Grey crowned crane
The crowned cranes are thought to be the most similar of the surviving crane species to ancestral members of the crane family. Their booming calls, which they produce by inflating a sac under the chin, and their peculiar honks, are quite different from the loud bugling calls of other cranes.
Crowned cranes are also the only crane species to roost in trees – a long hind toe helps them to grip on to branches.
Grey crowned cranes use a mixture of wetland and grassland habitats, nesting in tall wetland vegetation where their chicks can be concealed from view. They produce larger clutches than most cranes, with 2–5 eggs per nest. Unlike some other cranes, they do not migrate, though they may move around seasonally.
With a large range covering much of eastern and southern Africa, the grey crowned crane is not currently thought to be at risk of extinction. Omnivorous, it has been able to adapt to human settlement, foraging on crop species as well as native vegetation, invertebrates and small vertebrates.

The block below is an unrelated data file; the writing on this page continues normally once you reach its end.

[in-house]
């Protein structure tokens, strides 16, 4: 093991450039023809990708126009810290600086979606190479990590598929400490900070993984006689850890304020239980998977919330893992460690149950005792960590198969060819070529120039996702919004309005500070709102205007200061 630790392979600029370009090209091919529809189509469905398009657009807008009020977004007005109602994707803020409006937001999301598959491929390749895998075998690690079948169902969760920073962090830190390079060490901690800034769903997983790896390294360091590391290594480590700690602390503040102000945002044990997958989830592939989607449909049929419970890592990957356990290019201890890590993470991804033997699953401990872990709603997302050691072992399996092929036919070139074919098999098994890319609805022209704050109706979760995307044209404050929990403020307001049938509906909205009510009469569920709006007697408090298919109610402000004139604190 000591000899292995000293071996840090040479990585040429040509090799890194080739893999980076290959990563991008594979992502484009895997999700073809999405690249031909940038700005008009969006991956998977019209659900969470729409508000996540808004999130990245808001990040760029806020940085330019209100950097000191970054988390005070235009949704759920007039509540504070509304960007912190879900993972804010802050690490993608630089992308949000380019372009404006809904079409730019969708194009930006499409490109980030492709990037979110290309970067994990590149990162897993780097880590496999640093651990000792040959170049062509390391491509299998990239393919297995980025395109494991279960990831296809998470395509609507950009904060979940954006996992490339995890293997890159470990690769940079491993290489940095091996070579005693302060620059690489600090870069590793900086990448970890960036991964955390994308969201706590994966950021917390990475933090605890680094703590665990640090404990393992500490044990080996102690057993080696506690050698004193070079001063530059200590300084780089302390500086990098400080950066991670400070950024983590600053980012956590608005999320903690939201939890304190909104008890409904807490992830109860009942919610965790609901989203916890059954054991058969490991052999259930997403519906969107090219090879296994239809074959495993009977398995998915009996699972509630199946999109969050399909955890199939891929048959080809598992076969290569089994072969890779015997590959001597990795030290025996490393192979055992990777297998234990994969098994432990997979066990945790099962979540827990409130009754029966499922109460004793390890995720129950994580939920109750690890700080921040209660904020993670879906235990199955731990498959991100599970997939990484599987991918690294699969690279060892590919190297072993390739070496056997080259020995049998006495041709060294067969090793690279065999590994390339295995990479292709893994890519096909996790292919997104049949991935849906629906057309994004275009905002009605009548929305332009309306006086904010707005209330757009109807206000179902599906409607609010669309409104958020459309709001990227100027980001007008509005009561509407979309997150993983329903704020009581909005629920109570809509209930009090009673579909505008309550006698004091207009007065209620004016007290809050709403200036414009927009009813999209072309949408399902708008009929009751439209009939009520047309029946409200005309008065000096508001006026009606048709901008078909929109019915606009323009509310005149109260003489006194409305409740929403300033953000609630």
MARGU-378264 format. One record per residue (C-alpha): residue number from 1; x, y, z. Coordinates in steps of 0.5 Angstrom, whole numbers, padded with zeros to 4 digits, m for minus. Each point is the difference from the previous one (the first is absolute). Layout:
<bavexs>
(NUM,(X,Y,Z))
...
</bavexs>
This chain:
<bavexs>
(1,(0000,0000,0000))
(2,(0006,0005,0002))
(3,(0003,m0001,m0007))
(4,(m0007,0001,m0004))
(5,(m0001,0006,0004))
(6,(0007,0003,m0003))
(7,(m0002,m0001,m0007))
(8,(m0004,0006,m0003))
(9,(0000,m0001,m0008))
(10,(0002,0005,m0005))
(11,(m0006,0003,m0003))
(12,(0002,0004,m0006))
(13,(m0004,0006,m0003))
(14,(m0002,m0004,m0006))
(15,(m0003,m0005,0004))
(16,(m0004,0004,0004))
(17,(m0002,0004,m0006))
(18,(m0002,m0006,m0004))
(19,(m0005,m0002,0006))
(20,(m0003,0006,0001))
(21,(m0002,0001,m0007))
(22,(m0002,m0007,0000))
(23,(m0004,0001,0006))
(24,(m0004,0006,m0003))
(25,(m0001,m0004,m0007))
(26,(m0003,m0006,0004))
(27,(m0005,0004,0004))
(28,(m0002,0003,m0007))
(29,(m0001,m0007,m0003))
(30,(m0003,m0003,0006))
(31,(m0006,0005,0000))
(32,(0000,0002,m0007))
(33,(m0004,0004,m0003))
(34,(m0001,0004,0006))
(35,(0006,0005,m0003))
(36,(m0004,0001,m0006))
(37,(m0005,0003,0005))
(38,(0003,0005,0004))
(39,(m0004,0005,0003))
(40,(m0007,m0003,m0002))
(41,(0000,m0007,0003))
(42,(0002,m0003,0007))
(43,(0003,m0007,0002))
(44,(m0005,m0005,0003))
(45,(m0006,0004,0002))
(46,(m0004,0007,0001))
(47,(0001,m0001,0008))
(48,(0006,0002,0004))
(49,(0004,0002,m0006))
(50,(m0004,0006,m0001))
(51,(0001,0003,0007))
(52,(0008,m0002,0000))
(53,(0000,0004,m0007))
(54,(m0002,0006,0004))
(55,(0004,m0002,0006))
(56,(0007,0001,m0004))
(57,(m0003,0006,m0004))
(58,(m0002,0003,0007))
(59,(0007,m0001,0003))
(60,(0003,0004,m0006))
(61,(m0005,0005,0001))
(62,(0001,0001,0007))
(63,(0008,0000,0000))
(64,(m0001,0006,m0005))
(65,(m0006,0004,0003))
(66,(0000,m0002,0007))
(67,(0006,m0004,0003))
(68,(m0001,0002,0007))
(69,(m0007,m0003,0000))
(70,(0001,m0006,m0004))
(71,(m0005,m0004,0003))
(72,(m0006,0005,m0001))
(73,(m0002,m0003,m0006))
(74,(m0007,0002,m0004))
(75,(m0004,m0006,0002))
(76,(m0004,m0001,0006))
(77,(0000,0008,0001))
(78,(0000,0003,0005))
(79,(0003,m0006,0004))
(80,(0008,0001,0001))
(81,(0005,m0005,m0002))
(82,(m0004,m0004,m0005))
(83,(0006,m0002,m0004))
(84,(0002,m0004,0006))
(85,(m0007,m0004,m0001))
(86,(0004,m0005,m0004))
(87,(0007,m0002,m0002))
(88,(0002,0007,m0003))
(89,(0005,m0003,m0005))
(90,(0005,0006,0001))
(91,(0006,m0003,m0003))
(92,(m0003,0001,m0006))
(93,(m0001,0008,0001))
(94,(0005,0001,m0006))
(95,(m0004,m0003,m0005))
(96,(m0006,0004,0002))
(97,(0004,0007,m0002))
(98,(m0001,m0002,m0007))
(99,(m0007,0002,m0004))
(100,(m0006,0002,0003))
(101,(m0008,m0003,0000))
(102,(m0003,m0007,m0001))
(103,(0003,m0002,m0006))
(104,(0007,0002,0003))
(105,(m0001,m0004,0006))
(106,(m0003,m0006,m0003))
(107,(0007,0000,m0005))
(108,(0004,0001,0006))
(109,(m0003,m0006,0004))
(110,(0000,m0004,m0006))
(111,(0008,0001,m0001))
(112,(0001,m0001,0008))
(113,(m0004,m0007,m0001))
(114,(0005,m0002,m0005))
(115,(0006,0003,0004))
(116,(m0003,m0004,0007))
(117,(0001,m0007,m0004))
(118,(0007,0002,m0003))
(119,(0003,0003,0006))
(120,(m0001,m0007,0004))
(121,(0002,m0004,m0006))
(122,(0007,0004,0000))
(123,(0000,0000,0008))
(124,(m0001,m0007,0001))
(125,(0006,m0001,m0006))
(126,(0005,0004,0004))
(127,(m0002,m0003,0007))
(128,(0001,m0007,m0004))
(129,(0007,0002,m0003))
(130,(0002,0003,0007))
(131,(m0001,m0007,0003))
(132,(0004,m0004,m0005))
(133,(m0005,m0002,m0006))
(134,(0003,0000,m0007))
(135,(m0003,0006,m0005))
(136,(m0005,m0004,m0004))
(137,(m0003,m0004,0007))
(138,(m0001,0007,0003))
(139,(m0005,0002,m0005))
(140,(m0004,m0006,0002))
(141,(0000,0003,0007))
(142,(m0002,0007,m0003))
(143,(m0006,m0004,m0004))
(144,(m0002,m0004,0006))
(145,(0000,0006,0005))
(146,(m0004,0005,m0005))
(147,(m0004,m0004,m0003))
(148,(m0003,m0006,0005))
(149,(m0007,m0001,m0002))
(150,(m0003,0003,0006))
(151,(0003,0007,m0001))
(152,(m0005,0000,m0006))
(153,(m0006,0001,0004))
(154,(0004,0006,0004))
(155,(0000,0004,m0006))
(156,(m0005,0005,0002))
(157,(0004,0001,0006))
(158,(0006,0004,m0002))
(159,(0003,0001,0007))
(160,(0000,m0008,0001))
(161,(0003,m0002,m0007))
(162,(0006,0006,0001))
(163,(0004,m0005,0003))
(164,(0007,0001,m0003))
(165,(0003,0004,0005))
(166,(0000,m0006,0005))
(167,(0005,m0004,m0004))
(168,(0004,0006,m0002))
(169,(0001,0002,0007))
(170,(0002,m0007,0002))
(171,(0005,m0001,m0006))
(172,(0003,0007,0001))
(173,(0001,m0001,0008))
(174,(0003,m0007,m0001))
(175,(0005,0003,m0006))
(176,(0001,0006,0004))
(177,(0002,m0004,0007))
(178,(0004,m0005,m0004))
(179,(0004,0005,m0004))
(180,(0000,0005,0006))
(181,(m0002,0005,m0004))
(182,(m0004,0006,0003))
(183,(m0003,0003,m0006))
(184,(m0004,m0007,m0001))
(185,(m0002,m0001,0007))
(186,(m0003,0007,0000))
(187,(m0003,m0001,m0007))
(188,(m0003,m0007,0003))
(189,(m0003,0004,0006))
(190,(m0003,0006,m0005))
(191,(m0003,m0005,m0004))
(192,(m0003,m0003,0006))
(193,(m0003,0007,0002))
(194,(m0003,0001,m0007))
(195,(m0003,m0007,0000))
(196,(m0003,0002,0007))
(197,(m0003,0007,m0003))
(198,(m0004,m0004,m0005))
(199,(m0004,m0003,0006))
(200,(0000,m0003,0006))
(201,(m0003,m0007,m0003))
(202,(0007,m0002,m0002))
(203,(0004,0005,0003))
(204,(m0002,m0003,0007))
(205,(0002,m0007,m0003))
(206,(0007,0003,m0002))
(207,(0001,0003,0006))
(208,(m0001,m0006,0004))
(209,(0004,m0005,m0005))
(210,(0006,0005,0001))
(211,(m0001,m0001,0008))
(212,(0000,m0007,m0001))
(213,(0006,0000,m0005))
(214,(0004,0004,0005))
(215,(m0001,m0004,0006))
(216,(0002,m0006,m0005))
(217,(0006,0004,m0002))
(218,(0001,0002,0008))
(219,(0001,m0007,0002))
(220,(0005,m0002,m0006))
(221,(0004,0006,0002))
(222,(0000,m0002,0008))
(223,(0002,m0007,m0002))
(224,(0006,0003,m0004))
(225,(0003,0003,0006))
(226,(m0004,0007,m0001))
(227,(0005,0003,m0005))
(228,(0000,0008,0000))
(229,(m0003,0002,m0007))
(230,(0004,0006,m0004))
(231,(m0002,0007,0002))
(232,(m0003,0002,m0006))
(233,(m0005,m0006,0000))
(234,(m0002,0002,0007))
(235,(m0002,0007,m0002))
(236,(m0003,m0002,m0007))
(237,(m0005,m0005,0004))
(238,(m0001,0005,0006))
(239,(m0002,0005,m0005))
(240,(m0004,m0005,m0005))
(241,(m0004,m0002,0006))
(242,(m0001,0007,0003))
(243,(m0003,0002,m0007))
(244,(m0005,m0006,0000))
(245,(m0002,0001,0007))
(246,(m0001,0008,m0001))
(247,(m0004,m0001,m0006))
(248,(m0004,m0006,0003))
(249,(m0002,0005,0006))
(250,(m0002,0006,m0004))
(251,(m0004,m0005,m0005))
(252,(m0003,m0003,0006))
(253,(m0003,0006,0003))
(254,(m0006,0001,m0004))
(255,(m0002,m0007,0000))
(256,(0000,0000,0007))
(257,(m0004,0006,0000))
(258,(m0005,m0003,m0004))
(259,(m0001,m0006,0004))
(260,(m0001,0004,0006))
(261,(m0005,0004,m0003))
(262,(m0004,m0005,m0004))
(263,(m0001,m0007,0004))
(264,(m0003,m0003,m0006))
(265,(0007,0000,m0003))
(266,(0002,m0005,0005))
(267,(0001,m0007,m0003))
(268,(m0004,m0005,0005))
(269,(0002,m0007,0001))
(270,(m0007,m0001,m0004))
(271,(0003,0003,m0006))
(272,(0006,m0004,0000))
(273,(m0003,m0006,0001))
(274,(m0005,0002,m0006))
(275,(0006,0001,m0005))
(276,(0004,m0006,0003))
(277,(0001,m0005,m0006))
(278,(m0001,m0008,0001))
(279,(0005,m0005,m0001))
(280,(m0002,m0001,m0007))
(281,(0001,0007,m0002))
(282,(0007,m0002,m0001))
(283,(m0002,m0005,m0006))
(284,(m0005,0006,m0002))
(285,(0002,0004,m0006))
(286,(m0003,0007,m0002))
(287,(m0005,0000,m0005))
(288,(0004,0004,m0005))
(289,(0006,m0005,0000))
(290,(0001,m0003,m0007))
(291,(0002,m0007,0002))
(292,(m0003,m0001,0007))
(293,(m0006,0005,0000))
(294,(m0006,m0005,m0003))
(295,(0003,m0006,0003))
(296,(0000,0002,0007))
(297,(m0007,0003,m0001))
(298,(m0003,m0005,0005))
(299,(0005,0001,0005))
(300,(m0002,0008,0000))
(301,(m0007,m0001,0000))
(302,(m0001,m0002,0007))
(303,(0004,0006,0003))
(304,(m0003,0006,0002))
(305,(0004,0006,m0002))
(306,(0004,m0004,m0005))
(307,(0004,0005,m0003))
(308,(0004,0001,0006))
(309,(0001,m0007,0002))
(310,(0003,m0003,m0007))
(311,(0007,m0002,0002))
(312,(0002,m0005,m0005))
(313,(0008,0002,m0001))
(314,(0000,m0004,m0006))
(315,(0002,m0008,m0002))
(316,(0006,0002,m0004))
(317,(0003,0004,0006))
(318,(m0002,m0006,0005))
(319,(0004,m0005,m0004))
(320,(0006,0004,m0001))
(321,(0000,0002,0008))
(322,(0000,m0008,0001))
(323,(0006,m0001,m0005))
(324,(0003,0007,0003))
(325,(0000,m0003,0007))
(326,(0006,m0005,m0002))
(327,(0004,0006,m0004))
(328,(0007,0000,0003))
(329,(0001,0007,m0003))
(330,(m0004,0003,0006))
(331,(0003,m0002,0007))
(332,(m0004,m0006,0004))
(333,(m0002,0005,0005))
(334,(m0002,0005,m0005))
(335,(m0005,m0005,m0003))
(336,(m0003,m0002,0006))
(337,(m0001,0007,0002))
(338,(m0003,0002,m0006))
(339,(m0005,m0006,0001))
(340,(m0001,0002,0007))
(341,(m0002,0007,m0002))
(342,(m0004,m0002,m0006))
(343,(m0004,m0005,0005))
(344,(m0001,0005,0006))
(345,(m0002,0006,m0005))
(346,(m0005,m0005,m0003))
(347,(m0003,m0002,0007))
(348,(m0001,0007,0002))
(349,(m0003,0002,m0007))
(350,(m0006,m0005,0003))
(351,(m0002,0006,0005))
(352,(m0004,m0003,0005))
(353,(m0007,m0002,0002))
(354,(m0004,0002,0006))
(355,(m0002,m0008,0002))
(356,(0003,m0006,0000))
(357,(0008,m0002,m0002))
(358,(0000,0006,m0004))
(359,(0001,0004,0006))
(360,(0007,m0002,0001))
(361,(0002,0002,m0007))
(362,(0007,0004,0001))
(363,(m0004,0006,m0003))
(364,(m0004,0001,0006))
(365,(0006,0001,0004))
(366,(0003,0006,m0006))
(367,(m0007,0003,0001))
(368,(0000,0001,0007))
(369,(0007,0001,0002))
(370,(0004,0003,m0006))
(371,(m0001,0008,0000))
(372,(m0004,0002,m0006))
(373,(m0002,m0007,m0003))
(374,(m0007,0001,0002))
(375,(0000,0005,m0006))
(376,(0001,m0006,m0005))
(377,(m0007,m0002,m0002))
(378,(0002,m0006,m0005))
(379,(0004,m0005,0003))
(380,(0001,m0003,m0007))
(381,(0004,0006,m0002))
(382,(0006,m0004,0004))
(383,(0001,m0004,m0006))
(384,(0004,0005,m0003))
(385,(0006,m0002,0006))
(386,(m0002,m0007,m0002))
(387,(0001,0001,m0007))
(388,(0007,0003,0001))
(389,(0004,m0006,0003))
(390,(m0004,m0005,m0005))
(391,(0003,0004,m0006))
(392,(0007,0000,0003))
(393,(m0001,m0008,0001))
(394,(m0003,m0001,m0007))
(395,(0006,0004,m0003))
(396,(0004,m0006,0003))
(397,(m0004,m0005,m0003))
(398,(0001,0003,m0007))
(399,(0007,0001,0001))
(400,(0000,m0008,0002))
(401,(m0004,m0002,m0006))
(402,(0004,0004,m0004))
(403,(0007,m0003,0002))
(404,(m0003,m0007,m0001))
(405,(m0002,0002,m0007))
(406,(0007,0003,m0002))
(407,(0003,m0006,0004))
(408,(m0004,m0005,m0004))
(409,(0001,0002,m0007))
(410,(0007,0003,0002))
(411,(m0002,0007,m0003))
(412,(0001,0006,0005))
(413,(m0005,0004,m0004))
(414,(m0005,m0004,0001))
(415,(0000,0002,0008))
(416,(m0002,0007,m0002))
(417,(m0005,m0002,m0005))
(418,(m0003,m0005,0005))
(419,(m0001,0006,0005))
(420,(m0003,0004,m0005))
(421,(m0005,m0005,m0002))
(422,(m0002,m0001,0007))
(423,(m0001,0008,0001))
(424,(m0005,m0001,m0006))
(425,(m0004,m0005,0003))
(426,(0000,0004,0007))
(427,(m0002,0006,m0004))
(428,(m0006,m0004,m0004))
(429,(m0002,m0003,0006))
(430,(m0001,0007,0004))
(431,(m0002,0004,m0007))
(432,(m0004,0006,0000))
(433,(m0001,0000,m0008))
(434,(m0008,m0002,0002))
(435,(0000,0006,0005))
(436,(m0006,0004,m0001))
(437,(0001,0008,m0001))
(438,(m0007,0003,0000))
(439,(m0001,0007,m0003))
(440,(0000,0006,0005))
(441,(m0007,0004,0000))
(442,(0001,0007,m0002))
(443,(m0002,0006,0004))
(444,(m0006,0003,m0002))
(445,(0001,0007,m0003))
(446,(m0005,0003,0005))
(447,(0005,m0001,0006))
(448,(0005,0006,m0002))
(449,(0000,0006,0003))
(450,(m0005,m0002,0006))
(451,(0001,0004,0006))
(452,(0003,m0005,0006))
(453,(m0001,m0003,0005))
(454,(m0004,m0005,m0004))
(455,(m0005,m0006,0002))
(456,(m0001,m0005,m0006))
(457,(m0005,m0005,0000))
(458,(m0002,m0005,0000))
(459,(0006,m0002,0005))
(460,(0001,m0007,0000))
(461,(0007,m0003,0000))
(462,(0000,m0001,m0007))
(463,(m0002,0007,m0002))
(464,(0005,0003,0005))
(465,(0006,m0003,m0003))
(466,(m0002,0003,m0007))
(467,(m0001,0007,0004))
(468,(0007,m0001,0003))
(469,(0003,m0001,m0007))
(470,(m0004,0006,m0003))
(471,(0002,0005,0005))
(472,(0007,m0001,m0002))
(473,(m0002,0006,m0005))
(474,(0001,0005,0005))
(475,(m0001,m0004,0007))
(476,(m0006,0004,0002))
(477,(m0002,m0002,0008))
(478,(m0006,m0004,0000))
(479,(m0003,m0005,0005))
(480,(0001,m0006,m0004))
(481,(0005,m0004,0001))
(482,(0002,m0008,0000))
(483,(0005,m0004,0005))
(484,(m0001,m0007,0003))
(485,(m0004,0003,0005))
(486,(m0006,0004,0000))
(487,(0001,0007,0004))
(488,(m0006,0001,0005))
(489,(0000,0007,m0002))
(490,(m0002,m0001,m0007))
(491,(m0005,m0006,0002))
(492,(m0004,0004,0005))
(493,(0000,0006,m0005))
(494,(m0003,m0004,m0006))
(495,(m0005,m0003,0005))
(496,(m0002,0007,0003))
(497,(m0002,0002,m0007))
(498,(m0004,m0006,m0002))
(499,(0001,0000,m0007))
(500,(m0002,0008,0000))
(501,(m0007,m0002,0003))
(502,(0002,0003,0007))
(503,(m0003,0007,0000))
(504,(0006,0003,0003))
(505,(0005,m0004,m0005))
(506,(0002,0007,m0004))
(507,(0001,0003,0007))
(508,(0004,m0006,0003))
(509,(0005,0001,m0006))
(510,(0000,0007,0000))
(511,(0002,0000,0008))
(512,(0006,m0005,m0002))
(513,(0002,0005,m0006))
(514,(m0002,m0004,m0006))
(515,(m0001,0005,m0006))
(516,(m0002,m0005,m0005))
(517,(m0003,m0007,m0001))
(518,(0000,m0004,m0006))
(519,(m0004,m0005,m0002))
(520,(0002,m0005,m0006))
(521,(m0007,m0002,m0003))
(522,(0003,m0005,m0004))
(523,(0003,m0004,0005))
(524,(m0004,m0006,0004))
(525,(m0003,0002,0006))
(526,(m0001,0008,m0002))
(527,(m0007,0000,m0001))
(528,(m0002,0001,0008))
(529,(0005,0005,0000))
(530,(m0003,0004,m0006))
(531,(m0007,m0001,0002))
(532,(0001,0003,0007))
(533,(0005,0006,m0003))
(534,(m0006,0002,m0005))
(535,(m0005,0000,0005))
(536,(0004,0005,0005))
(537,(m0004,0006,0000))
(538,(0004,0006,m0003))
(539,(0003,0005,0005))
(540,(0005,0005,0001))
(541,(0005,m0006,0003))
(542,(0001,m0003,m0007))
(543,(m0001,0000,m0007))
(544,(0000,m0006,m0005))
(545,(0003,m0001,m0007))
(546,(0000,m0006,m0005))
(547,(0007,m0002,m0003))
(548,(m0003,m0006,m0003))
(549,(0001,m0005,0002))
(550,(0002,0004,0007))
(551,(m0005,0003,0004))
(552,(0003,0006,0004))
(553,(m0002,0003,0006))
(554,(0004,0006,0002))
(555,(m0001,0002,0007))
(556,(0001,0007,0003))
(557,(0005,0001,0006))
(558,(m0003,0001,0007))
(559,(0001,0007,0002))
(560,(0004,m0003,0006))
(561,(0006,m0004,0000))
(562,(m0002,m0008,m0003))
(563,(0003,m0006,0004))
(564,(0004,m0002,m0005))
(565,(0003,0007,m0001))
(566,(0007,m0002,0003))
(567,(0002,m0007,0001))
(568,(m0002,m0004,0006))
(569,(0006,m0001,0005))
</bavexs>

However, its grassland and wetland habitats are under pressure from drainage, overgrazing and pollution from pesticides, and in recent decades its range and population have decreased sharply.
The national bird of Uganda, the grey crowned crane is considered sacred by many people and community education projects are helping to focus attention on the need to conserve wetlands habitats and develop sustainable alternatives to over-exploitation.
Grey crowned cranes have lived at Durrell’s Jersey headquarters since the 1960s, but did not breed successfully until 1983. Experience with this species will help us if in future we are able to work with its close relative the black crowned crane, which is found further to the north in Africa and is thought to be more threatened.